On 11 of December 1950 the court decided to award custody of Maria Hertogh (who was raised by Muslims) her biological Catholic parents. Outraged Muslims protested the decision which eventually led to rioting when images showing Maria Hertogh kneeling before a statue of Mother Mary were published. Rioting in Singapore lasted 3days. Many properties were destroyed but more importantly 173 people were injured and 18 were killed. (http://en.wikipedia.org/wiki/Maria_Hertogh_riots)
The 1964 Race Riots was a series of riots that took place in Singapore in July and September between Chinese and Malay racial groups. The racial violence killed 36 people and a further 556 people were injured. (http://en.wikipedia.org/wiki/1964_race_riots_in_Singapore)
The following two events illustrate how racial conflicts can destroy Singapore.
To deal with this situation the government has continuously and actively promoted racial harmony as the key pillar of the nation through various policies and measures emphasizing tolerance, understanding and respect among the different races and religions in Singapore. (http://www.asiaone.com/News/AsiaOne+News/Singapore/Story/A1Story20100429-213067.html)
Singaporeans are also constantly regularly reminded in official speeches of the racial in events in Singapore’s history and how it threatened to engulf the nation in turmoil. (http://www.straitstimes.com/STI/STIMEDIA/sp/nationaldayrally2009/090817_hard_work_on_harmony.html)
The situation in Britain/United Kingdom will now be discussed, whereby Indians there are one of the minority race groups and they are discriminated violently and viciously by the majority groups.
Even though the situation in Singapore regarding the racism against Indians by the Chinese may be seem as tame as compared to the situation in Britain/United Kingdom, lessons has to be learnt from those countries to prevent our nation’s future from becoming bleak as Britain and United Kingdom.
Section IV – WHERE CAN WE START TO FIX THE PROBLEM
Racism of Indians by the Chinese in Singapore results in marginalisation between the two groups and thus creates divide within the multi-racial society within Singapore. (http://www.asiaone.com/News/AsiaOne+News/Singapore/Story/A1Story20100429-213067.html)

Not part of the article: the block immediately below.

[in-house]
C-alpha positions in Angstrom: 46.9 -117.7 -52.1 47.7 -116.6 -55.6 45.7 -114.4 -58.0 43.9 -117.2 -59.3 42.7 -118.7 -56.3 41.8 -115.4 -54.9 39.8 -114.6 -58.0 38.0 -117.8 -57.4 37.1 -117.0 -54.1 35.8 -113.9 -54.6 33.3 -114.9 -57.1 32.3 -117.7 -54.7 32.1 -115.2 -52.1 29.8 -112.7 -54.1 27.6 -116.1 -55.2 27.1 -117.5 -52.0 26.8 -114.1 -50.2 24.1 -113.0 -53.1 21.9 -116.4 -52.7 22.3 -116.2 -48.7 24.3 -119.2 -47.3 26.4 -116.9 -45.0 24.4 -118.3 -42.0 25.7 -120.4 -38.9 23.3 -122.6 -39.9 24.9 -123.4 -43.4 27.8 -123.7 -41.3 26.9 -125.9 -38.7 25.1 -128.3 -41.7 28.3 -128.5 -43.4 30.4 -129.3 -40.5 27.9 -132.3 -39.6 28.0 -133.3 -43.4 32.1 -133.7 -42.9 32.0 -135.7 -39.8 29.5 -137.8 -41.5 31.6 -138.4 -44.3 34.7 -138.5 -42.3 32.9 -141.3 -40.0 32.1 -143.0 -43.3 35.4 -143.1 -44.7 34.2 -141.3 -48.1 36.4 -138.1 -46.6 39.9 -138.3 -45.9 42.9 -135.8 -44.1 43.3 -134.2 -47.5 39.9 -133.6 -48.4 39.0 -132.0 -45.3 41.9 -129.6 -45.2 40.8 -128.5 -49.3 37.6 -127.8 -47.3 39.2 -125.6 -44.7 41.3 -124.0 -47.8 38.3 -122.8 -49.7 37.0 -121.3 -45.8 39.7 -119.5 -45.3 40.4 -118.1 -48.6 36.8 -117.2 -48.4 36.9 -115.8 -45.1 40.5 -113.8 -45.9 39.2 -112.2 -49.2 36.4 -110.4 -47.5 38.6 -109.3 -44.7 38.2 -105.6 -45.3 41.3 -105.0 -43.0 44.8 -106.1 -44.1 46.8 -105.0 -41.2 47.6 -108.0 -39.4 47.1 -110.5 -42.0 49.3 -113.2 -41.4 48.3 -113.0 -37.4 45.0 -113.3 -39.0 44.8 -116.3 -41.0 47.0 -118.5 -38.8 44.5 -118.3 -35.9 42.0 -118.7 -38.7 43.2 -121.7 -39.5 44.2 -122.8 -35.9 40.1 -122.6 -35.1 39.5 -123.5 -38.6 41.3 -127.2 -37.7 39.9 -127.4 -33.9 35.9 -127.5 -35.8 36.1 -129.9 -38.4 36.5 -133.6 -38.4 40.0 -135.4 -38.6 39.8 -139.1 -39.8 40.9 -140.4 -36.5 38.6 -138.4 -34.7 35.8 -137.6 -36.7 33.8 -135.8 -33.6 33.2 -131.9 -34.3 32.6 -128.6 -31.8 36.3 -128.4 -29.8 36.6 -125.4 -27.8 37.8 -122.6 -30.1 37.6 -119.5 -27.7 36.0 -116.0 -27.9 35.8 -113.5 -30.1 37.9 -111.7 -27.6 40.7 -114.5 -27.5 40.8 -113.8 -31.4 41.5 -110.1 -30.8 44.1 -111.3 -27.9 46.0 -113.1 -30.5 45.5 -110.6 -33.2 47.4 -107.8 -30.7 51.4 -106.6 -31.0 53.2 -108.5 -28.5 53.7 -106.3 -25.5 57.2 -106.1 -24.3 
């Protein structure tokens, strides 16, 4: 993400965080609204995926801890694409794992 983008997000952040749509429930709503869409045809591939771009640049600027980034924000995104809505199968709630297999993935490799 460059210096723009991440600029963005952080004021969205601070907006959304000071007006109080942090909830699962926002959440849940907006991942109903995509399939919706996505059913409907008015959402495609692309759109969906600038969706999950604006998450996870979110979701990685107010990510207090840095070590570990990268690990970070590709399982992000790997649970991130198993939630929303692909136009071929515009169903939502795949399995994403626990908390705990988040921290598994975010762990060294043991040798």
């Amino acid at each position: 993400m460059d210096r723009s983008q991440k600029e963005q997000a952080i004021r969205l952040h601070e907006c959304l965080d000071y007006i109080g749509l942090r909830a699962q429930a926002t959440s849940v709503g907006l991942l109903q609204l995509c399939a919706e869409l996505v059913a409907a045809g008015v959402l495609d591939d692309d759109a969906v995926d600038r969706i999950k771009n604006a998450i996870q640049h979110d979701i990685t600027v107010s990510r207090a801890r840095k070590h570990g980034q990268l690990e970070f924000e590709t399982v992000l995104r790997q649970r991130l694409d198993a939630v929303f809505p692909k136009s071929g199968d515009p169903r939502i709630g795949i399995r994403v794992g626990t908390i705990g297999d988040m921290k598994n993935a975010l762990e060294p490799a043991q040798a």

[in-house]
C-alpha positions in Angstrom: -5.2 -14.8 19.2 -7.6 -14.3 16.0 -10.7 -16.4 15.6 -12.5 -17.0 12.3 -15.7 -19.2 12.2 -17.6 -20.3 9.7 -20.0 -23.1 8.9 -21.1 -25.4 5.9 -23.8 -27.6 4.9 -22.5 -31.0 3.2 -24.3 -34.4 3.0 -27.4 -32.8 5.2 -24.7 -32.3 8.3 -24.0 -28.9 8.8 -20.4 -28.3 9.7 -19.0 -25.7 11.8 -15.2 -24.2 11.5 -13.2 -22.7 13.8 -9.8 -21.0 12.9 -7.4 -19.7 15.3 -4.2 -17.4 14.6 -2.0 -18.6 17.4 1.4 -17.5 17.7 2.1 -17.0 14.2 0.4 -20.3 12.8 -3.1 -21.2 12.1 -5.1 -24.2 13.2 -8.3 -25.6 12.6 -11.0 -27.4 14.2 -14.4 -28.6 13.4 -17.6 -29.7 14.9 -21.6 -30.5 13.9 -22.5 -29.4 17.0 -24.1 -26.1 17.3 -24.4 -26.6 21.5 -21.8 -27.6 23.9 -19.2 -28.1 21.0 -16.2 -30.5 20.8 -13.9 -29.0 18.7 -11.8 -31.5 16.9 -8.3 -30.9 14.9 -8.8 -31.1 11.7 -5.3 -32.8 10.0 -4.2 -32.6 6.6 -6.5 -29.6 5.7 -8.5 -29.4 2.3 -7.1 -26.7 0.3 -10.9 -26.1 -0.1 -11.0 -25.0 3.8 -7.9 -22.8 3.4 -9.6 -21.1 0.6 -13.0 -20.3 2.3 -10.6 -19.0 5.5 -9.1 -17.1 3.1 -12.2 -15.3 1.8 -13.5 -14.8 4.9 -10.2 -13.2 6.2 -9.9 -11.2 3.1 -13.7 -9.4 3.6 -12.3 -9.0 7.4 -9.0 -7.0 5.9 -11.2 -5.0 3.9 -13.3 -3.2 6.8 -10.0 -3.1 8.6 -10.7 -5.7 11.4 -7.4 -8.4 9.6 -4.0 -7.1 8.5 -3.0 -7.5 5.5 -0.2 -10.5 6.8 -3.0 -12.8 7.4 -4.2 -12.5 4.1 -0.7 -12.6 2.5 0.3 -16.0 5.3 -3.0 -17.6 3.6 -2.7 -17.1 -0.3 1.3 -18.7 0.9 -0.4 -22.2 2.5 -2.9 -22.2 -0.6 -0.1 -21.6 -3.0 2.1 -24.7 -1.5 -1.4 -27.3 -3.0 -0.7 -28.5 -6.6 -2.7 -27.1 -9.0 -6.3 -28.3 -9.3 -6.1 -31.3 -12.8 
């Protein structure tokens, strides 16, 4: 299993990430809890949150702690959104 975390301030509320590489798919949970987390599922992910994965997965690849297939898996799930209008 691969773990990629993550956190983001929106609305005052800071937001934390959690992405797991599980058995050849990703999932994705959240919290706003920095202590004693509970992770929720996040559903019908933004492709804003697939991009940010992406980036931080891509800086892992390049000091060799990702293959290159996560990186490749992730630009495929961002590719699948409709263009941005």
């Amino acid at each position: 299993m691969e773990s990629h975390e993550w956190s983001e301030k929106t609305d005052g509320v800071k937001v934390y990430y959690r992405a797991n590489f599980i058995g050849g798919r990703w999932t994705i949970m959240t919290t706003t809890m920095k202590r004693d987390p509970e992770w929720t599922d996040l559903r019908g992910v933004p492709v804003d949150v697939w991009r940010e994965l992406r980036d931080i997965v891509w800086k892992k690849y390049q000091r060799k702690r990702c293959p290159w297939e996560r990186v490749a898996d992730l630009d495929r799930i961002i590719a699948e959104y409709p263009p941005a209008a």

There are many measures put in place by the government to tackle the issue of racism between the different racial groups. During Mr Lee Hsien Loong National Day Rally speech in 2009 he mentioned about Singapore’s efforts at fostering harmony among the different races and religions. (http://www.straitstimes.com/STI/STIMEDIA/sp/nationaldayrally2009/090817_hard_work_on_harmony.html).
The reason for doing so is to create social interaction between different races and thus promote cultural diversity among them. Examples to promote national integration between the different races include through promotion of public housing, national service, educational policies, the mass media and grassroots organizations.
One such measure I suggest to tackle the issue of racism against the Indians by the Chinese is to implement a system in primary schools whereby for one day a Indian student will have to live a Chinese student’s house. The next day the Chinese student will have to live in the Indian student’s house. This thus creates the social interaction required to foster harmony between the different racial groups. The reason for implementing this system during primary school is because young children are impressionable and through interaction at this age it will continue a trend to interact with other races as they grow up.
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Martin Luther King once said “I look to a day when people will not be judged by the color of their skin, but by the content of their character.” I totally agree with him, through the implementation of my idea it will help Chinese in Singapore to judge Indians based on their character and nothing else, thus creating a harmonious and multi-racial Singapore for all to see. (http://changingminds.org/analysis/i_have_a_dream.htm)